Are you going on a road trip or do you have to travel anywhere by car? And you have Crohn’s disease, Ulcerative Colitis, or another inflammatory bowel disease-related illness? Traveling can be a pain in the bum when you have an IBD. Read my guide on how to survive a road trip with Crohn’s disease and you’ll see that you can still travel, even when you have Crohn’s.
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For people who are not familiar with Crohn’s disease or have just recently been diagnosed, I’ll give a short recap of this illness. Crohn’s disease is a chronic inflammatory disease of the gastrointestinal (GI) tract. Together with Ulcerative Colitis and Irritable Bowel Syndrome, it’s part of the inflammatory bowel diseases (IBD’s).
Crohn’s most often affects the large and small bowels, in my case the last part of my ileum. Crohn’s disease is difficult to diagnose, but once you are diagnosed, there are a number of drugs to keep the inflammation under control. Crohn’s disease is a roller coaster ride.
Remission and flare-ups can come and go as they please. People who suffer a flare-up have the following symptoms.
The most common thing about Crohn’s. There is always a pain in the abdomen. Especially right after a meal. You can suffer from cramps. Feeling bloated.
Your tummy makes all kinds of weird noises and you can’t touch your stomach because it hurts too much.
Frequent and severe diarrhea is part of the game too. For frequency think more than 4 times in 1 hour and by severe think about Melissa McCarthy in Bridesmaids “It’s coming out of me like lava”.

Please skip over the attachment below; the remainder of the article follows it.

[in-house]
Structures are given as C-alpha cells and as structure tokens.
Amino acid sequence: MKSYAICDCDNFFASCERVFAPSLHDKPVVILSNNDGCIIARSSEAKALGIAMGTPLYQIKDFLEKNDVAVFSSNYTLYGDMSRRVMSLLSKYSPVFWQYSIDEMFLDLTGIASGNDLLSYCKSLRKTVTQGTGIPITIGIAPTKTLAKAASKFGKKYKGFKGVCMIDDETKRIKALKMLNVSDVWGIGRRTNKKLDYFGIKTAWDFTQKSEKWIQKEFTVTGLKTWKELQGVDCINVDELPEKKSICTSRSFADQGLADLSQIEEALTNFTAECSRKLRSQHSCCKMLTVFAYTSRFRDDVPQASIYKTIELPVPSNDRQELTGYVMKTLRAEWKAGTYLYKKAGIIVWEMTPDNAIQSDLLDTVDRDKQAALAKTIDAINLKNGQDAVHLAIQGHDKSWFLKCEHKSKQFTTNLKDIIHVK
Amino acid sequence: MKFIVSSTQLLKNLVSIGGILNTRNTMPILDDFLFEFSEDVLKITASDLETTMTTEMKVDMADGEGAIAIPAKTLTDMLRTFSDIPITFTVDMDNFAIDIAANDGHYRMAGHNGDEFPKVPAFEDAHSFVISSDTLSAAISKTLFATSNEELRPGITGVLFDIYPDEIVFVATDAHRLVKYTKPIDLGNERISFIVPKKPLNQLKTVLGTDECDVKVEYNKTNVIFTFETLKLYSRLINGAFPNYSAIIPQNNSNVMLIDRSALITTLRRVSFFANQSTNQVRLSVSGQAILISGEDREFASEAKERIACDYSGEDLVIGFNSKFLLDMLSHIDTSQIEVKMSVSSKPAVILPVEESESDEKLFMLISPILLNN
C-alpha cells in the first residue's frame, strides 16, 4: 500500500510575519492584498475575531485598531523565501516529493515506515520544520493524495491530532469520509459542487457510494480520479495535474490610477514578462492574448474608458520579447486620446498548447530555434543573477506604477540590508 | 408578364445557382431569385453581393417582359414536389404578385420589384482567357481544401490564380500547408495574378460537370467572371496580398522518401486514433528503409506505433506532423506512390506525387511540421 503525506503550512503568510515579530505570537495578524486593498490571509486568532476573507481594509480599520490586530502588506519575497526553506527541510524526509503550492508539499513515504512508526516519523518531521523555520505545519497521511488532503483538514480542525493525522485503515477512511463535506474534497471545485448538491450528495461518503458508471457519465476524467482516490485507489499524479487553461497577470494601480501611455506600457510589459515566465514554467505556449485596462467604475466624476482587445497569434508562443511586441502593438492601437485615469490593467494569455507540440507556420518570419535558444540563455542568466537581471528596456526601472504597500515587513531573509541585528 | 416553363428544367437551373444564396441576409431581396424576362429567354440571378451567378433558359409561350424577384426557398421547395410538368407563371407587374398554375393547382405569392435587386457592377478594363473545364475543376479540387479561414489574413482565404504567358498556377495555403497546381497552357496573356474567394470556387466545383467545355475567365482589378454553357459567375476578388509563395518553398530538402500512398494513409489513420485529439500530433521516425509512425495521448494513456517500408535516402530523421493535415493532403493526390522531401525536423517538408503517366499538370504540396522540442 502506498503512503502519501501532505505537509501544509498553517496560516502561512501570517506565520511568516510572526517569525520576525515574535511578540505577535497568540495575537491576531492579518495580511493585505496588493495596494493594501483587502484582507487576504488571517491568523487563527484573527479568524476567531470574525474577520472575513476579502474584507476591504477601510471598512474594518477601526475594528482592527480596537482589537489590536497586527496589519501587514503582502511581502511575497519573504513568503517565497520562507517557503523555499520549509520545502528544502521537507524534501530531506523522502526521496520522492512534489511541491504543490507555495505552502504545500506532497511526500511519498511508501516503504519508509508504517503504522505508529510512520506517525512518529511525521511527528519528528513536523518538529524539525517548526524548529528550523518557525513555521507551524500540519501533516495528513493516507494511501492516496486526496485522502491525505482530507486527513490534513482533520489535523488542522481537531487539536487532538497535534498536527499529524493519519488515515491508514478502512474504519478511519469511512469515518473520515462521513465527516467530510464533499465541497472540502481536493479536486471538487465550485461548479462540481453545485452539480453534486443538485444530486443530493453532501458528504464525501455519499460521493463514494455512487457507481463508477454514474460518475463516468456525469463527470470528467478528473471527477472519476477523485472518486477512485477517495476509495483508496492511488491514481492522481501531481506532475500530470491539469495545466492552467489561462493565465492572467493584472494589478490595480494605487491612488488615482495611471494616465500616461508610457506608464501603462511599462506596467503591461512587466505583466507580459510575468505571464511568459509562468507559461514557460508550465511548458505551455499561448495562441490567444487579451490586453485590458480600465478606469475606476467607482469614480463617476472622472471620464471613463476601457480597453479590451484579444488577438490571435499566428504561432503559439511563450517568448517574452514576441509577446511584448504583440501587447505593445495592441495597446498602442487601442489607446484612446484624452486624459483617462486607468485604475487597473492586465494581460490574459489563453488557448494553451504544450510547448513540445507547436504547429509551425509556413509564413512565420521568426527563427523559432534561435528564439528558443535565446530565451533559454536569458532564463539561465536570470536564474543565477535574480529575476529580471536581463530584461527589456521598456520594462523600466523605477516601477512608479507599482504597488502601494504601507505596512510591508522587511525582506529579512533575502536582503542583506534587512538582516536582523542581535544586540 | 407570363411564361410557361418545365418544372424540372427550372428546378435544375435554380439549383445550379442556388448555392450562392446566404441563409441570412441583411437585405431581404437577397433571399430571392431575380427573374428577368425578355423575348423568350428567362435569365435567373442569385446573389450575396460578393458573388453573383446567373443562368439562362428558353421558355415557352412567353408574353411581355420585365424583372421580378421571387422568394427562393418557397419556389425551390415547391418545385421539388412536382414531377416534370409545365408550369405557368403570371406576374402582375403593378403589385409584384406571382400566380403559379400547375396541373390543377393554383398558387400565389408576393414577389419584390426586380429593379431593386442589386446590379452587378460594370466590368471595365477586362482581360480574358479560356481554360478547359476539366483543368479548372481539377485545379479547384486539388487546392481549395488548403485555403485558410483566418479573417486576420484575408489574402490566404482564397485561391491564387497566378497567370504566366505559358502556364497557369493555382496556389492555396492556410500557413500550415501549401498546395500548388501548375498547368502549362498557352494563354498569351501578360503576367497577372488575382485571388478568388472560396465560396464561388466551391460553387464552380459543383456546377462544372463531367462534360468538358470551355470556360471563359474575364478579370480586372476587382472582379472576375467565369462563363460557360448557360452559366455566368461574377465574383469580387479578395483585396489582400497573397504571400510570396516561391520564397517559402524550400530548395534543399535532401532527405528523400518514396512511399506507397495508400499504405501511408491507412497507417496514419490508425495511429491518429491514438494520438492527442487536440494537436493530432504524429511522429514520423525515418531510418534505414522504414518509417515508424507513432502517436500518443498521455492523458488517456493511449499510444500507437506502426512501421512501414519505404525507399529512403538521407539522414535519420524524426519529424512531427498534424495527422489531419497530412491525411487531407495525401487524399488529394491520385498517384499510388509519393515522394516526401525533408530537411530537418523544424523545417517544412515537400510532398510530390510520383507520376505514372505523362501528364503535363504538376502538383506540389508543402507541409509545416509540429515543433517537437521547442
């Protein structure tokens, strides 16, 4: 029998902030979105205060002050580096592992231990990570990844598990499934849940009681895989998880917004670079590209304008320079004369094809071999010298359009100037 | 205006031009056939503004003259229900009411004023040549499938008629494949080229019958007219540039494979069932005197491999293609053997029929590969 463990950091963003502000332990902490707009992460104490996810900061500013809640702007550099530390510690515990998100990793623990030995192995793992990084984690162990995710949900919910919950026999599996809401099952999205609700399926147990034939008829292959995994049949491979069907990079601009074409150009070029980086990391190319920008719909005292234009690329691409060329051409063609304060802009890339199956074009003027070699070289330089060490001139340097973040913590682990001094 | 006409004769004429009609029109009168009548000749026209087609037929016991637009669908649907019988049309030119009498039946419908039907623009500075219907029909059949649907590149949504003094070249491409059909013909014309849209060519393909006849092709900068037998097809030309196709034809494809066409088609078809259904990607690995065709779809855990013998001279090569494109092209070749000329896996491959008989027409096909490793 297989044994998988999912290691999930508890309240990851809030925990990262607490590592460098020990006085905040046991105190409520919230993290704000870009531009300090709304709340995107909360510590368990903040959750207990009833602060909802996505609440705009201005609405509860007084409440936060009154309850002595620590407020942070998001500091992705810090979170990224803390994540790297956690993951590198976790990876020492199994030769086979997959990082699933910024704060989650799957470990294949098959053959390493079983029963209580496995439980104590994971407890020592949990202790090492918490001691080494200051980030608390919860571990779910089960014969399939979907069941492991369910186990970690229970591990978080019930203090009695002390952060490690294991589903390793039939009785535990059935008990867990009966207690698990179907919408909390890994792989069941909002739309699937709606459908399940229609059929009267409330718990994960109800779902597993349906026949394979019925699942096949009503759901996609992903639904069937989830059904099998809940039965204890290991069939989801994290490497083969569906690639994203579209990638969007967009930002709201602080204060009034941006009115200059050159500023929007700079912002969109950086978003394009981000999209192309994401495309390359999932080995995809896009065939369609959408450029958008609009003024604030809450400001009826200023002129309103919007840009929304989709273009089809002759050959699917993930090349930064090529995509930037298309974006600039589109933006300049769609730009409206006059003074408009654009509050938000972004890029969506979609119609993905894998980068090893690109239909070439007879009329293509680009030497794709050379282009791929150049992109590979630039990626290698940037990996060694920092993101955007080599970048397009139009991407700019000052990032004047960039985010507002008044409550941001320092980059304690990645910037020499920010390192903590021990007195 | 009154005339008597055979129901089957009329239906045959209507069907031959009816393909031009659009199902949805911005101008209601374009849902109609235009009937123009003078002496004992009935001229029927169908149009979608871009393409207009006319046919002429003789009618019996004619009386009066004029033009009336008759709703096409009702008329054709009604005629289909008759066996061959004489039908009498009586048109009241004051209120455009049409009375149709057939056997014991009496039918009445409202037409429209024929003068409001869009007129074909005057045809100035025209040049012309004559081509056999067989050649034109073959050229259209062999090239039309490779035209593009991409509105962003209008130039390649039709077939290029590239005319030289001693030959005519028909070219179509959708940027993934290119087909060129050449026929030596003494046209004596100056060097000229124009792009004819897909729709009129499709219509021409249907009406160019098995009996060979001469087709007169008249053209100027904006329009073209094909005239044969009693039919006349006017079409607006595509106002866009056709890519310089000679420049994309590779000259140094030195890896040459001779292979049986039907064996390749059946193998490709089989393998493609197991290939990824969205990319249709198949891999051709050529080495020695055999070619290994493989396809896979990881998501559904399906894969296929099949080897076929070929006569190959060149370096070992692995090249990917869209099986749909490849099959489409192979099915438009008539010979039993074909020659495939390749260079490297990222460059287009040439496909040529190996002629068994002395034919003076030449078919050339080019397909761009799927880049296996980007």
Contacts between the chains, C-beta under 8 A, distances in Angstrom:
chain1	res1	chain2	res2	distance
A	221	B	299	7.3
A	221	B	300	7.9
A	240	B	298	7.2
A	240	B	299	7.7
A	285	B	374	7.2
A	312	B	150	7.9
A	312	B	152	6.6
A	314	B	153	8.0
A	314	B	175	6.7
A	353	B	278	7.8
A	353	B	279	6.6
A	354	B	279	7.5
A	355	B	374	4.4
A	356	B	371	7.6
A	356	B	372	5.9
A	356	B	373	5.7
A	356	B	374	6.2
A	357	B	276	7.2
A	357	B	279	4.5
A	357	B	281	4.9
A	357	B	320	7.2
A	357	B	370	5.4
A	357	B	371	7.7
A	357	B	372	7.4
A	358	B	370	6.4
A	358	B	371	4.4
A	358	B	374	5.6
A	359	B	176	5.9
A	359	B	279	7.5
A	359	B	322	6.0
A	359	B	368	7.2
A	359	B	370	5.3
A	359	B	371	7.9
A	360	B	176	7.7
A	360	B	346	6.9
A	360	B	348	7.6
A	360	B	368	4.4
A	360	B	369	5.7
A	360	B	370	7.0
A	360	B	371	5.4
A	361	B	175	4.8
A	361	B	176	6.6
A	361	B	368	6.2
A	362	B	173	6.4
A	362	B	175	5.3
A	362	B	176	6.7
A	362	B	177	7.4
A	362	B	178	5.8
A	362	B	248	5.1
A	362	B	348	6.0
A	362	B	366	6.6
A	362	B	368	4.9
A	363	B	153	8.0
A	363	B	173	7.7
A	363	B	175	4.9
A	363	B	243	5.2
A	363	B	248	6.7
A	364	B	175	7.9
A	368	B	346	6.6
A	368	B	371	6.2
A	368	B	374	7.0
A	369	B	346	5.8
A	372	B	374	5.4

Other symptoms of a flare-up are painful bowel movements and bloody stools. Some people suffer from weight loss but that never has been a side effect for me.
I do suffer from anemia and fatigue, which basically controls my whole life. If you want to read more about Crohn’s disease and IBD’s, check healthline.com with more information about Crohn’s disease.
Or find your national Crohn’s organization, like ccfa.org. As you can imagine with these symptoms, it’s not easy to have Crohn’s, even when you’re in remission. But that doesn’t mean you can’t travel or go on a road trip. I sure didn’t let it stop me from traveling!
My Crohn’s disease
I was diagnosed with Crohn’s disease when I was 14 years old. After some internal probing (ha!) they found the reason for my stomach aches and my irregular bowel movements. I was put on medications and things calmed down a bit. I was hospitalized twice for an emergency prednisone drip. When I turned twenty, I got heavier medication. I have been taking Imuran for over 15 years now and they keep my Crohn’s disease under control.
My main struggle is my fatigue and my frequent and irregular toilet visits. This hasn’t stopped me from traveling through. I went on many short and longer trips around the world, even going to Mongolia and Tibet.
I had some really rough times on the road and had a difficult time surviving a road trip with Crohn’s disease. I even had to come home earlier once. Some days, I spent more time at the restroom than at the tourist attractions but that hasn’t stopped me from traveling again.